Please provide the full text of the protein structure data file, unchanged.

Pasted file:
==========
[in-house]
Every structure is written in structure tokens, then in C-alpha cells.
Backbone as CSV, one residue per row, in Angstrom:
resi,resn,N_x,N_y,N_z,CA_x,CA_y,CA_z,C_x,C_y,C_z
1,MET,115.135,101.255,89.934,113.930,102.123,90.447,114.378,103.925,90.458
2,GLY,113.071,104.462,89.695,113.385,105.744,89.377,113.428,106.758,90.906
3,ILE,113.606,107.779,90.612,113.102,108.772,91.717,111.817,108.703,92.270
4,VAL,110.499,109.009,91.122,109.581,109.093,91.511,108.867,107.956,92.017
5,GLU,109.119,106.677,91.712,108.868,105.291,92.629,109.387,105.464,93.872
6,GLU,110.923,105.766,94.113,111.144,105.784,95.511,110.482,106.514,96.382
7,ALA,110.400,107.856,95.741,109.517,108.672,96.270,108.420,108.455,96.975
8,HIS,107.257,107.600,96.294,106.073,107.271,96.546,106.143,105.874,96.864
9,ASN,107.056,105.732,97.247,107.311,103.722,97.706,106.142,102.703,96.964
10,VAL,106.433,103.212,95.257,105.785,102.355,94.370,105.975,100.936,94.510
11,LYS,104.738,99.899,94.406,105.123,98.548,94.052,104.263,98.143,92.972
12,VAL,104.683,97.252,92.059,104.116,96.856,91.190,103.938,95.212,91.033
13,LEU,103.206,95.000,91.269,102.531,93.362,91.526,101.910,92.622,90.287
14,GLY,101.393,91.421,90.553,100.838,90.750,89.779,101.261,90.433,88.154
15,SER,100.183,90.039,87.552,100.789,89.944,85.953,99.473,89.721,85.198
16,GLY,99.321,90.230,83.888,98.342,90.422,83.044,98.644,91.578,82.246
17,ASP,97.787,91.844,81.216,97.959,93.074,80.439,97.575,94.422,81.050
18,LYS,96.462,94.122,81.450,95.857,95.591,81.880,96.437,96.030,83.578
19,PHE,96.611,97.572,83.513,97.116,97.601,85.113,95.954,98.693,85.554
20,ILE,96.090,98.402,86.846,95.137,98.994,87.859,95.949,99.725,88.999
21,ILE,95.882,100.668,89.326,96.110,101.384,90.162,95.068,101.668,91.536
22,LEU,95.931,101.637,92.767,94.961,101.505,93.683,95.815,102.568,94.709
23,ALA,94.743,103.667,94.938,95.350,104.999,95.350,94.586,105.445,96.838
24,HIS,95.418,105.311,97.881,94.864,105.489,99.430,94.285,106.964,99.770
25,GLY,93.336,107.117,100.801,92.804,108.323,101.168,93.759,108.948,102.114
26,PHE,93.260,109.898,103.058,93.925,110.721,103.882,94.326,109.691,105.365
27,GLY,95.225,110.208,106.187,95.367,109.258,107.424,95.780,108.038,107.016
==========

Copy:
[in-house]
Every structure is written in structure tokens, then in C-alpha cells.
Backbone as CSV, one residue per row, in Angstrom:
resi,resn,N_x,N_y,N_z,CA_x,CA_y,CA_z,C_x,C_y,C_z
1,MET,115.135,101.255,89.934,113.930,102.123,90.447,114.378,103.925,90.458
2,GLY,113.071,104.462,89.695,113.385,105.744,89.377,113.428,106.758,90.906
3,ILE,113.606,107.779,90.612,113.102,108.772,91.717,111.817,108.703,92.270
4,VAL,110.499,109.009,91.122,109.581,109.093,91.511,108.867,107.956,92.017
5,GLU,109.119,106.677,91.712,108.868,105.291,92.629,109.387,105.464,93.872
6,GLU,110.923,105.766,94.113,111.144,105.784,95.511,110.482,106.514,96.382
7,ALA,110.400,107.856,95.741,109.517,108.672,96.270,108.420,108.455,96.975
8,HIS,107.257,107.600,96.294,106.073,107.271,96.546,106.143,105.874,96.864
9,ASN,107.056,105.732,97.247,107.311,103.722,97.706,106.142,102.703,96.964
10,VAL,106.433,103.212,95.257,105.785,102.355,94.370,105.975,100.936,94.510
11,LYS,104.738,99.899,94.406,105.123,98.548,94.052,104.263,98.143,92.972
12,VAL,104.683,97.252,92.059,104.116,96.856,91.190,103.938,95.212,91.033
13,LEU,103.206,95.000,91.269,102.531,93.362,91.526,101.910,92.622,90.287
14,GLY,101.393,91.421,90.553,100.838,90.750,89.779,101.261,90.433,88.154
15,SER,100.183,90.039,87.552,100.789,89.944,85.953,99.473,89.721,85.198
16,GLY,99.321,90.230,83.888,98.342,90.422,83.044,98.644,91.578,82.246
17,ASP,97.787,91.844,81.216,97.959,93.074,80.439,97.575,94.422,81.050
18,LYS,96.462,94.122,81.450,95.857,95.591,81.880,96.437,96.030,83.578
19,PHE,96.611,97.572,83.513,97.116,97.601,85.113,95.954,98.693,85.554
20,ILE,96.090,98.402,86.846,95.137,98.994,87.859,95.949,99.725,88.999
21,ILE,95.882,100.668,89.326,96.110,101.384,90.162,95.068,101.668,91.536
22,LEU,95.931,101.637,92.767,94.961,101.505,93.683,95.815,102.568,94.709
23,ALA,94.743,103.667,94.938,95.350,104.999,95.350,94.586,105.445,96.838
24,HIS,95.418,105.311,97.881,94.864,105.489,99.430,94.285,106.964,99.770
25,GLY,93.336,107.117,100.801,92.804,108.323,101.168,93.759,108.948,102.114
26,PHE,93.260,109.898,103.058,93.925,110.721,103.882,94.326,109.691,105.365
27,GLY,95.225,110.208,106.187,95.367,109.258,107.424,95.780,108.038,107.016